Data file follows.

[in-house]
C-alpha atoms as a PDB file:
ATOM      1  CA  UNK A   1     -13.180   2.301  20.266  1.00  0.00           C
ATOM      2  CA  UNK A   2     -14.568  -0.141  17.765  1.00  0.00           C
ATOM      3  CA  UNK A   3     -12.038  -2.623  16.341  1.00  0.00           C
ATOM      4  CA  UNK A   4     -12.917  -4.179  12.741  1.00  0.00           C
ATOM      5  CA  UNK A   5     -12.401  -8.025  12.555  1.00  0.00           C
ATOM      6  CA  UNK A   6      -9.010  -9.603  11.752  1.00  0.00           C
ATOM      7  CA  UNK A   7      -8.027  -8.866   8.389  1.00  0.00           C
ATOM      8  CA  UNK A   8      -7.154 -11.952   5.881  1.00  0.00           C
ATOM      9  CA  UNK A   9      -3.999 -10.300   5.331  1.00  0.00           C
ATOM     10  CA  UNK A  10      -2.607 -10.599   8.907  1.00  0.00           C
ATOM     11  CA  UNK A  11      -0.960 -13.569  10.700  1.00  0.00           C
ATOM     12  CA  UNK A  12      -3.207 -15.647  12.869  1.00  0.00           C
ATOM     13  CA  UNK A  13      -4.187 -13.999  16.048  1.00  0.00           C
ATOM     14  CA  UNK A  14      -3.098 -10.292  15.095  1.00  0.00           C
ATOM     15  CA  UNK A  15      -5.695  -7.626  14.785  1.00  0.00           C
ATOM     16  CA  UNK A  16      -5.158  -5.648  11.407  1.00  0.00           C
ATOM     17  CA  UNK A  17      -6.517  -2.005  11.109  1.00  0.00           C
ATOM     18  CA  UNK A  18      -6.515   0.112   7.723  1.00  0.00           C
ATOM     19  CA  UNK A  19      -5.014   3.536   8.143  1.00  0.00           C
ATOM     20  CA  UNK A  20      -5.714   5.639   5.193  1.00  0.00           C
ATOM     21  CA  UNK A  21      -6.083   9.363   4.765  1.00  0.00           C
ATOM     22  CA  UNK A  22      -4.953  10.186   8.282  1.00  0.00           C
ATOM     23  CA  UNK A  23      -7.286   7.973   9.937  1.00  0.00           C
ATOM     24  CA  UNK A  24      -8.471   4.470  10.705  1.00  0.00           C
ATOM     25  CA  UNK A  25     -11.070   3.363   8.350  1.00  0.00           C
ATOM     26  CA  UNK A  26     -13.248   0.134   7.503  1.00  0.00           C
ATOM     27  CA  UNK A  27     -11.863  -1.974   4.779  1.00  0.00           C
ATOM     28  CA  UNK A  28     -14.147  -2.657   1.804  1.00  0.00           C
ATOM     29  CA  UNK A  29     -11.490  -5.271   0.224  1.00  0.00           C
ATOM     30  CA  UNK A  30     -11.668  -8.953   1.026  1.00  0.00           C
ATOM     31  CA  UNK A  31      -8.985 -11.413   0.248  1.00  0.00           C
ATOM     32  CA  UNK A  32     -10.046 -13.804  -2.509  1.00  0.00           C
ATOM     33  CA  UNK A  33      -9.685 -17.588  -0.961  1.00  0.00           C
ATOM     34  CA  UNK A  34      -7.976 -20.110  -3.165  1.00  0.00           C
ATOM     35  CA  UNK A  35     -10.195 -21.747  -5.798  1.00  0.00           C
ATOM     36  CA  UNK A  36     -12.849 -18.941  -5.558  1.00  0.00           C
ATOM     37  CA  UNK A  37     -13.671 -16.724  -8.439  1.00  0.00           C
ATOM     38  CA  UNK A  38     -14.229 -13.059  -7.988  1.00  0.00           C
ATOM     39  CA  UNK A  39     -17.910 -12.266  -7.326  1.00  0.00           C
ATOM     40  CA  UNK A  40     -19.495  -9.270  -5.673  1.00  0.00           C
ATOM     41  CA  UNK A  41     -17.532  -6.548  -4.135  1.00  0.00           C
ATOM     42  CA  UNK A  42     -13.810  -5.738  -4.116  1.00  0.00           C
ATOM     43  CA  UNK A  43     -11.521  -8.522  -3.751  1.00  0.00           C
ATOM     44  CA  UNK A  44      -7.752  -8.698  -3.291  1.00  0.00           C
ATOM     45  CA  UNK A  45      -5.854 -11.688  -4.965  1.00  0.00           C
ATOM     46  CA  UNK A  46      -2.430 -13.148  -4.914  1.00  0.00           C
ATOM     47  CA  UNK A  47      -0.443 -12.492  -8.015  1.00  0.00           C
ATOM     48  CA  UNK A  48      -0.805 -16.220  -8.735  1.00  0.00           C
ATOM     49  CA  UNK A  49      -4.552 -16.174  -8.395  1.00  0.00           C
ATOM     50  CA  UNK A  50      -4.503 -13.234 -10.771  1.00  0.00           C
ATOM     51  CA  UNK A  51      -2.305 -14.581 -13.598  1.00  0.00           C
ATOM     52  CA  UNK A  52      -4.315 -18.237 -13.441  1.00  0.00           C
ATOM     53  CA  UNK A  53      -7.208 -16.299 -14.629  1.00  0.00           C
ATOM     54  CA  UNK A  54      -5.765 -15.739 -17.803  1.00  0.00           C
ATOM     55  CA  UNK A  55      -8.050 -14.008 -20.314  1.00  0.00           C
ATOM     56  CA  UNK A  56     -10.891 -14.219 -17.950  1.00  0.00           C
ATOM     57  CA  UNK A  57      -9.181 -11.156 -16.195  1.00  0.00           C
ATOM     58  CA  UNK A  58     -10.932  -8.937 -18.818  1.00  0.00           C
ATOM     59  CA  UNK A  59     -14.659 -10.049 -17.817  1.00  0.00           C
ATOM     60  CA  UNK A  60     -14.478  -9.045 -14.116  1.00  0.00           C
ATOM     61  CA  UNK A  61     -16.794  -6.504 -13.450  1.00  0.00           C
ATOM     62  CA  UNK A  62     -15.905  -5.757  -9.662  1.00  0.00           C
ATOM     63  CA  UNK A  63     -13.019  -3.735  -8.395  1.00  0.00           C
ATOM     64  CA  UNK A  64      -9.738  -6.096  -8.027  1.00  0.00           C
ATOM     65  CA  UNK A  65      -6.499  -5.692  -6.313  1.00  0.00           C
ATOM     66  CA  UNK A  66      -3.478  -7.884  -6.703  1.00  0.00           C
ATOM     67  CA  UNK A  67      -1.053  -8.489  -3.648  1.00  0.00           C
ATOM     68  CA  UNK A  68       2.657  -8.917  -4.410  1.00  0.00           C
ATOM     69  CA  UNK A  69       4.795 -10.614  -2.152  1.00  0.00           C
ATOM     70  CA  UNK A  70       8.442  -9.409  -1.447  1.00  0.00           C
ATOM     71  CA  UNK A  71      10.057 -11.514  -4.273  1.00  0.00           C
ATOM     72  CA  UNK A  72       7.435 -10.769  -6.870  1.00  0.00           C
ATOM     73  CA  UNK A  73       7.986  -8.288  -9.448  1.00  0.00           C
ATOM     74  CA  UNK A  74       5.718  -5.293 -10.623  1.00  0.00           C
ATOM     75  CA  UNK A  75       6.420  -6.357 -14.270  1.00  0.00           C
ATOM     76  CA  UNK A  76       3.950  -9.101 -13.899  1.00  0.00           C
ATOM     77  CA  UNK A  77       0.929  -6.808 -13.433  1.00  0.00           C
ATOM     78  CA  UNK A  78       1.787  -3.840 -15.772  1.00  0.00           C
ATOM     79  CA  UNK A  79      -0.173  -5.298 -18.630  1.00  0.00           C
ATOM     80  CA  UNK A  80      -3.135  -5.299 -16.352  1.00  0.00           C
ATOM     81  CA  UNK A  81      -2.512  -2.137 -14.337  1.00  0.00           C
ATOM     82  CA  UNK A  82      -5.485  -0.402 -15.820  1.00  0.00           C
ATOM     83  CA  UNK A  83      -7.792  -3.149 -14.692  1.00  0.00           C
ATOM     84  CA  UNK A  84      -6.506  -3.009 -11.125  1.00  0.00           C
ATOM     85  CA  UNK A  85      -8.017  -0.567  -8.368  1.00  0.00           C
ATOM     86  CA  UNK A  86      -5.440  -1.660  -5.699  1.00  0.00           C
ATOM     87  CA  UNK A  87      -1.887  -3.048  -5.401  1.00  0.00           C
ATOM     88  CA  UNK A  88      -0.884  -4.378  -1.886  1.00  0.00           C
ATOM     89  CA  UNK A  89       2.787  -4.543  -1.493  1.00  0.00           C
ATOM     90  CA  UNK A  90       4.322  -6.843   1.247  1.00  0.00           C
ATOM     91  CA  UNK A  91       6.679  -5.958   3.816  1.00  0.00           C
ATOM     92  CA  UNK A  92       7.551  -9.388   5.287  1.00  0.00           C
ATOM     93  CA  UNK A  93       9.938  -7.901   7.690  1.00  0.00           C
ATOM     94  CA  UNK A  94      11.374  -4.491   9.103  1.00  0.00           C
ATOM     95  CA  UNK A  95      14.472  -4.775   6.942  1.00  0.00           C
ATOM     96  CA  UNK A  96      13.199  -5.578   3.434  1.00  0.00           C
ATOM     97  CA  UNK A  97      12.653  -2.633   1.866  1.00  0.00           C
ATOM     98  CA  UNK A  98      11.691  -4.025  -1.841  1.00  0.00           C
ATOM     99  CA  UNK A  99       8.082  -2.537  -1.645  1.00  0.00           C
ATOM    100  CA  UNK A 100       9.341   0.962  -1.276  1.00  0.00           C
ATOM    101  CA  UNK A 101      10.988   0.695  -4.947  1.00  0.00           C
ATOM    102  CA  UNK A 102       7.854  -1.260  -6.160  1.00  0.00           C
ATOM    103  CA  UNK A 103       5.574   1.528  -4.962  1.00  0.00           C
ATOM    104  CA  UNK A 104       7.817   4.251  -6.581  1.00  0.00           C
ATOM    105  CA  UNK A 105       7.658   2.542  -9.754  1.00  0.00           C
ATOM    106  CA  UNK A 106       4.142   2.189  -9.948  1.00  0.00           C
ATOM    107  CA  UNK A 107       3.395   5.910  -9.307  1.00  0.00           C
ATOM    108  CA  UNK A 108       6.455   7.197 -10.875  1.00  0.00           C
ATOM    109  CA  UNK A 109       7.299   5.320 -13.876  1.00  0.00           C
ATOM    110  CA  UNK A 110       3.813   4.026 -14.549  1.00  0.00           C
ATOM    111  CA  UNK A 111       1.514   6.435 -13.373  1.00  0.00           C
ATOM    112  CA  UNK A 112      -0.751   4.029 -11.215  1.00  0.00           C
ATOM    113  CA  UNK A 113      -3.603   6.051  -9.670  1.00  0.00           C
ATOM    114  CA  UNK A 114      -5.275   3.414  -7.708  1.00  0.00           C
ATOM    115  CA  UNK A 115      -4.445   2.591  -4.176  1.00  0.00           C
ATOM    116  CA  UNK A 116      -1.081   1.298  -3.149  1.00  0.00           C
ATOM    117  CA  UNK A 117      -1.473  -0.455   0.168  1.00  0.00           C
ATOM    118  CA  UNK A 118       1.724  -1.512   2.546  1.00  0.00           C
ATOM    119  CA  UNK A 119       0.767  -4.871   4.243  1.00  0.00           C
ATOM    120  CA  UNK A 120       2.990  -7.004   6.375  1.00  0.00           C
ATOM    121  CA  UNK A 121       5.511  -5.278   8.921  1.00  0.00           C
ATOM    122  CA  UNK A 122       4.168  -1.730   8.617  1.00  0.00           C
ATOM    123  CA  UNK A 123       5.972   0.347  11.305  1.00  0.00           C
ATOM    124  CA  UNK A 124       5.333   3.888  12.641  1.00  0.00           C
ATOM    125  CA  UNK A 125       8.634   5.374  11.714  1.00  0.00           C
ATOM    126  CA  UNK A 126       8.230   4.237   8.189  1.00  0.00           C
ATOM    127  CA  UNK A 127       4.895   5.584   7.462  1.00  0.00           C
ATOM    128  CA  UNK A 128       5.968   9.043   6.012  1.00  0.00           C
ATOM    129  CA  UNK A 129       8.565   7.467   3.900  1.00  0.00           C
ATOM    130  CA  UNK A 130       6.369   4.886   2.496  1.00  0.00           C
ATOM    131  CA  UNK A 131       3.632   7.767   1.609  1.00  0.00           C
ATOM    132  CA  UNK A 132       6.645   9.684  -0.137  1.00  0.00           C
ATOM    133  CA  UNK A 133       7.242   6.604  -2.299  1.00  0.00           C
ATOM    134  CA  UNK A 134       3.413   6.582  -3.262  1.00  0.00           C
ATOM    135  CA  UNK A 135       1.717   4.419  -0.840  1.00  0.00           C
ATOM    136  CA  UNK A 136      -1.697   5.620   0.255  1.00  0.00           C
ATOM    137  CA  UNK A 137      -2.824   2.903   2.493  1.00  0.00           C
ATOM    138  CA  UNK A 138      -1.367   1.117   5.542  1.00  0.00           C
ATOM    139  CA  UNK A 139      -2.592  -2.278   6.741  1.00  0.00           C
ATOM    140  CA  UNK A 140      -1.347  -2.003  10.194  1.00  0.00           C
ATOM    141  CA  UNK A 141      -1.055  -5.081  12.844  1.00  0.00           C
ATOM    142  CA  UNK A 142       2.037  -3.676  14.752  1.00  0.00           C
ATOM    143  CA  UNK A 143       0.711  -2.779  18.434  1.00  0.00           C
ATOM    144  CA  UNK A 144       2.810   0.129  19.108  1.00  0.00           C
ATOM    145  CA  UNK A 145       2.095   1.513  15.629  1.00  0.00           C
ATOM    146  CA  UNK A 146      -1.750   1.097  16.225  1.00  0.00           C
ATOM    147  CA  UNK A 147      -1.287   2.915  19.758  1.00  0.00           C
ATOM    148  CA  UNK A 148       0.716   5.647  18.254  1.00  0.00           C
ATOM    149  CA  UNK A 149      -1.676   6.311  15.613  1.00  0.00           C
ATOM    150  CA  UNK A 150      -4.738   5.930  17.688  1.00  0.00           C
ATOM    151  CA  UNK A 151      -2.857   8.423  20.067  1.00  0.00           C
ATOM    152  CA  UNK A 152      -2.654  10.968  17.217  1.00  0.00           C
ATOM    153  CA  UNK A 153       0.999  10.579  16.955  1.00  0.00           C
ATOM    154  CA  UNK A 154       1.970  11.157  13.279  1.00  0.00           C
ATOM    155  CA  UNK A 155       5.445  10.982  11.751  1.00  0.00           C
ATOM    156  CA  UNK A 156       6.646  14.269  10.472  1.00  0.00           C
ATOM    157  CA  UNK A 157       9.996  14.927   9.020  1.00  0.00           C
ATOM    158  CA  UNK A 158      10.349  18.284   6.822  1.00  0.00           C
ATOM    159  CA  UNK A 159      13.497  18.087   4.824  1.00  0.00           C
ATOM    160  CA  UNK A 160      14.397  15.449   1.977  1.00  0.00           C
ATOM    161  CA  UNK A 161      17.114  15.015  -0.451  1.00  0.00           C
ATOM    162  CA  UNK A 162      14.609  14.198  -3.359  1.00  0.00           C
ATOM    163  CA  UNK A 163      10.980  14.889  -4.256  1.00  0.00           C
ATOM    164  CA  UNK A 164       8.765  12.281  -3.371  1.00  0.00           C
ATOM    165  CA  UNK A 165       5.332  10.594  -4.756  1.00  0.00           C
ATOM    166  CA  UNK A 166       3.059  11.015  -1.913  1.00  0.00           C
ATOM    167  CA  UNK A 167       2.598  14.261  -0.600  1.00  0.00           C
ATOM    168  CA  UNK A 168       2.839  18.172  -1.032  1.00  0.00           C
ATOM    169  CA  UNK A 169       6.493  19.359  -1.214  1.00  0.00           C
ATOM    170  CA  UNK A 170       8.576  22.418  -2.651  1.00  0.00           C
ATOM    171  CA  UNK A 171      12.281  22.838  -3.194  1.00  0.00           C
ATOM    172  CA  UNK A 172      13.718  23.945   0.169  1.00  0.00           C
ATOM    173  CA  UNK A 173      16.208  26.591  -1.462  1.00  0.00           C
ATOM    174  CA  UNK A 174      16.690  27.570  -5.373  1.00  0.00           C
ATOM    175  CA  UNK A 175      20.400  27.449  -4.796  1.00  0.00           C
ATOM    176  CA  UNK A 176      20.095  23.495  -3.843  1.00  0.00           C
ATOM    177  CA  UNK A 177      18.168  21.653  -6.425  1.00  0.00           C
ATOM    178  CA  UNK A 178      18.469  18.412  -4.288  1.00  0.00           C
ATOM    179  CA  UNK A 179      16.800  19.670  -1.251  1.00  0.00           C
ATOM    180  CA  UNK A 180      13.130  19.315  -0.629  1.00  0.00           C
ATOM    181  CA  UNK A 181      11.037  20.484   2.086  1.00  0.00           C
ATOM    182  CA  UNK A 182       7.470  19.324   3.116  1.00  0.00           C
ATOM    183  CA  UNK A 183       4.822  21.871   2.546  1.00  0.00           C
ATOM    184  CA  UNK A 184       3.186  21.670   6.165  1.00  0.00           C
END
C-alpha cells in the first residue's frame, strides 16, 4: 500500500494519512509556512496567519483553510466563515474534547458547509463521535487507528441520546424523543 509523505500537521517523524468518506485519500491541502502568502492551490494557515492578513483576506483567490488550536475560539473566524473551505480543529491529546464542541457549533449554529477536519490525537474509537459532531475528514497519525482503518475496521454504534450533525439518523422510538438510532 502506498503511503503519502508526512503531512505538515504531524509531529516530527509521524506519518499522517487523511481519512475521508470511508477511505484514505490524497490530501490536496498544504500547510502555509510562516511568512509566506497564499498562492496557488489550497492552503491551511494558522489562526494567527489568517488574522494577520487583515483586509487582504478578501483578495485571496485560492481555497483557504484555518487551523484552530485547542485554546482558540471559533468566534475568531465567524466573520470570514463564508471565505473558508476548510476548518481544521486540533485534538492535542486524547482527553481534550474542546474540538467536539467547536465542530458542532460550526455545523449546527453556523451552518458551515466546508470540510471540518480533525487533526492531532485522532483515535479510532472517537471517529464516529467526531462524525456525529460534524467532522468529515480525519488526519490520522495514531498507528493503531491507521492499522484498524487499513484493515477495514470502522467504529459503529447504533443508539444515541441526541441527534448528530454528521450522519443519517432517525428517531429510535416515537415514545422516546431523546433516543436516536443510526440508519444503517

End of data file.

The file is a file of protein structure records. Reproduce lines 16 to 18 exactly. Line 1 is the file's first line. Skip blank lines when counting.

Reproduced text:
ATOM     14  CA  UNK A  14      -3.098 -10.292  15.095  1.00  0.00           C
ATOM     15  CA  UNK A  15      -5.695  -7.626  14.785  1.00  0.00           C
ATOM     16  CA  UNK A  16      -5.158  -5.648  11.407  1.00  0.00           C